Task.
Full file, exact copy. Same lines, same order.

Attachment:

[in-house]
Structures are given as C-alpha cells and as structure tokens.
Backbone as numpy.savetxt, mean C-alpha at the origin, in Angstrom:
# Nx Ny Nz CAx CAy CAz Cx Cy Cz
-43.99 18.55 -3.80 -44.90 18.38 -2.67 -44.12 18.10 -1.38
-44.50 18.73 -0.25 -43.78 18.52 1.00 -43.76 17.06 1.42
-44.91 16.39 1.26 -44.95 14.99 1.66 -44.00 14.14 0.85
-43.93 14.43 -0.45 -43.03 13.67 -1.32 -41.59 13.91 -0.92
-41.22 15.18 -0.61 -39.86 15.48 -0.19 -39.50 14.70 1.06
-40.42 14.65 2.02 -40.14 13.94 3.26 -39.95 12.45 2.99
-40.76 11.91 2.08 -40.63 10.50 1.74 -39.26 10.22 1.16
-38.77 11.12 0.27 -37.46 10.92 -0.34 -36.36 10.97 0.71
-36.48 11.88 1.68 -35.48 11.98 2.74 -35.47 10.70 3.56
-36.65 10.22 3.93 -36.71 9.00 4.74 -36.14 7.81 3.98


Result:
[in-house]
Structures are given as C-alpha cells and as structure tokens.
Backbone as numpy.savetxt, mean C-alpha at the origin, in Angstrom:
# Nx Ny Nz CAx CAy CAz Cx Cy Cz
-43.99 18.55 -3.80 -44.90 18.38 -2.67 -44.12 18.10 -1.38
-44.50 18.73 -0.25 -43.78 18.52 1.00 -43.76 17.06 1.42
-44.91 16.39 1.26 -44.95 14.99 1.66 -44.00 14.14 0.85
-43.93 14.43 -0.45 -43.03 13.67 -1.32 -41.59 13.91 -0.92
-41.22 15.18 -0.61 -39.86 15.48 -0.19 -39.50 14.70 1.06
-40.42 14.65 2.02 -40.14 13.94 3.26 -39.95 12.45 2.99
-40.76 11.91 2.08 -40.63 10.50 1.74 -39.26 10.22 1.16
-38.77 11.12 0.27 -37.46 10.92 -0.34 -36.36 10.97 0.71
-36.48 11.88 1.68 -35.48 11.98 2.74 -35.47 10.70 3.56
-36.65 10.22 3.93 -36.71 9.00 4.74 -36.14 7.81 3.98